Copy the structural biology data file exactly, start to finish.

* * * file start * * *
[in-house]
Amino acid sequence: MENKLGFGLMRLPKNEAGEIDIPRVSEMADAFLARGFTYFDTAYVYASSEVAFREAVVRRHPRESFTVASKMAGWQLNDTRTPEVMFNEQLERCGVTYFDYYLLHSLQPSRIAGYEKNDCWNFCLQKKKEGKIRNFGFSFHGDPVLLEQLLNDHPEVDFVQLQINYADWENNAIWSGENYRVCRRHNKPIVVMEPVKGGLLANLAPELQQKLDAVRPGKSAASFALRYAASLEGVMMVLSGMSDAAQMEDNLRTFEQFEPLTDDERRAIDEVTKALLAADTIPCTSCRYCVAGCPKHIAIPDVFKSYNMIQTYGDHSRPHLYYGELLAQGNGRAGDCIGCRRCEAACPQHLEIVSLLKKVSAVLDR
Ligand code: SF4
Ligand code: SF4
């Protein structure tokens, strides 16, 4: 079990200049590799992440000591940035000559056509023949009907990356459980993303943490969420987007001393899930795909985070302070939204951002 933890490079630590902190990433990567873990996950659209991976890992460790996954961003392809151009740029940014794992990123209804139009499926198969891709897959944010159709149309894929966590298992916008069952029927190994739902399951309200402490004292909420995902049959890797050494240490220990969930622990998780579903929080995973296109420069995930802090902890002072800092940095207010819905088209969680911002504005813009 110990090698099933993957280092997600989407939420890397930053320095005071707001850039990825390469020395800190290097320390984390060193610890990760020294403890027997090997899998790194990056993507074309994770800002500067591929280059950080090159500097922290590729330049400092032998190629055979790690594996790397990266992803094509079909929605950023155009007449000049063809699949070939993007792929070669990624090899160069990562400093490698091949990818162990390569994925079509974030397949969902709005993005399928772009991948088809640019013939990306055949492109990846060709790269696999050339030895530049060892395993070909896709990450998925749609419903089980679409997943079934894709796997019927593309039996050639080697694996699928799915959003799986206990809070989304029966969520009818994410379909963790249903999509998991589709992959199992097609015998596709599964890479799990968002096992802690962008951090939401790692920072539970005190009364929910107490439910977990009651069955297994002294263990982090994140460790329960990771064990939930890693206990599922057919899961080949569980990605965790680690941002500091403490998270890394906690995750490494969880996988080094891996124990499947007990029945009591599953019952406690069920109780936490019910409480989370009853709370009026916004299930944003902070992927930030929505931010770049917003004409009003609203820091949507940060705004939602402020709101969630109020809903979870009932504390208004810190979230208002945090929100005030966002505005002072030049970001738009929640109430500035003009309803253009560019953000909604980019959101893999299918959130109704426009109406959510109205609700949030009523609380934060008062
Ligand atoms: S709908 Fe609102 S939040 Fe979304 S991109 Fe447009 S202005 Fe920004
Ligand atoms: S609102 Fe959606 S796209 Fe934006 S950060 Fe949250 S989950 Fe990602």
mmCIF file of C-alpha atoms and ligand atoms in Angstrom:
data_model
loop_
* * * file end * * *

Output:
[in-house]
Amino acid sequence: MENKLGFGLMRLPKNEAGEIDIPRVSEMADAFLARGFTYFDTAYVYASSEVAFREAVVRRHPRESFTVASKMAGWQLNDTRTPEVMFNEQLERCGVTYFDYYLLHSLQPSRIAGYEKNDCWNFCLQKKKEGKIRNFGFSFHGDPVLLEQLLNDHPEVDFVQLQINYADWENNAIWSGENYRVCRRHNKPIVVMEPVKGGLLANLAPELQQKLDAVRPGKSAASFALRYAASLEGVMMVLSGMSDAAQMEDNLRTFEQFEPLTDDERRAIDEVTKALLAADTIPCTSCRYCVAGCPKHIAIPDVFKSYNMIQTYGDHSRPHLYYGELLAQGNGRAGDCIGCRRCEAACPQHLEIVSLLKKVSAVLDR
Ligand code: SF4
Ligand code: SF4
């Protein structure tokens, strides 16, 4: 079990200049590799992440000591940035000559056509023949009907990356459980993303943490969420987007001393899930795909985070302070939204951002 933890490079630590902190990433990567873990996950659209991976890992460790996954961003392809151009740029940014794992990123209804139009499926198969891709897959944010159709149309894929966590298992916008069952029927190994739902399951309200402490004292909420995902049959890797050494240490220990969930622990998780579903929080995973296109420069995930802090902890002072800092940095207010819905088209969680911002504005813009 110990090698099933993957280092997600989407939420890397930053320095005071707001850039990825390469020395800190290097320390984390060193610890990760020294403890027997090997899998790194990056993507074309994770800002500067591929280059950080090159500097922290590729330049400092032998190629055979790690594996790397990266992803094509079909929605950023155009007449000049063809699949070939993007792929070669990624090899160069990562400093490698091949990818162990390569994925079509974030397949969902709005993005399928772009991948088809640019013939990306055949492109990846060709790269696999050339030895530049060892395993070909896709990450998925749609419903089980679409997943079934894709796997019927593309039996050639080697694996699928799915959003799986206990809070989304029966969520009818994410379909963790249903999509998991589709992959199992097609015998596709599964890479799990968002096992802690962008951090939401790692920072539970005190009364929910107490439910977990009651069955297994002294263990982090994140460790329960990771064990939930890693206990599922057919899961080949569980990605965790680690941002500091403490998270890394906690995750490494969880996988080094891996124990499947007990029945009591599953019952406690069920109780936490019910409480989370009853709370009026916004299930944003902070992927930030929505931010770049917003004409009003609203820091949507940060705004939602402020709101969630109020809903979870009932504390208004810190979230208002945090929100005030966002505005002072030049970001738009929640109430500035003009309803253009560019953000909604980019959101893999299918959130109704426009109406959510109205609700949030009523609380934060008062
Ligand atoms: S709908 Fe609102 S939040 Fe979304 S991109 Fe447009 S202005 Fe920004
Ligand atoms: S609102 Fe959606 S796209 Fe934006 S950060 Fe949250 S989950 Fe990602």
mmCIF file of C-alpha atoms and ligand atoms in Angstrom:
data_model
loop_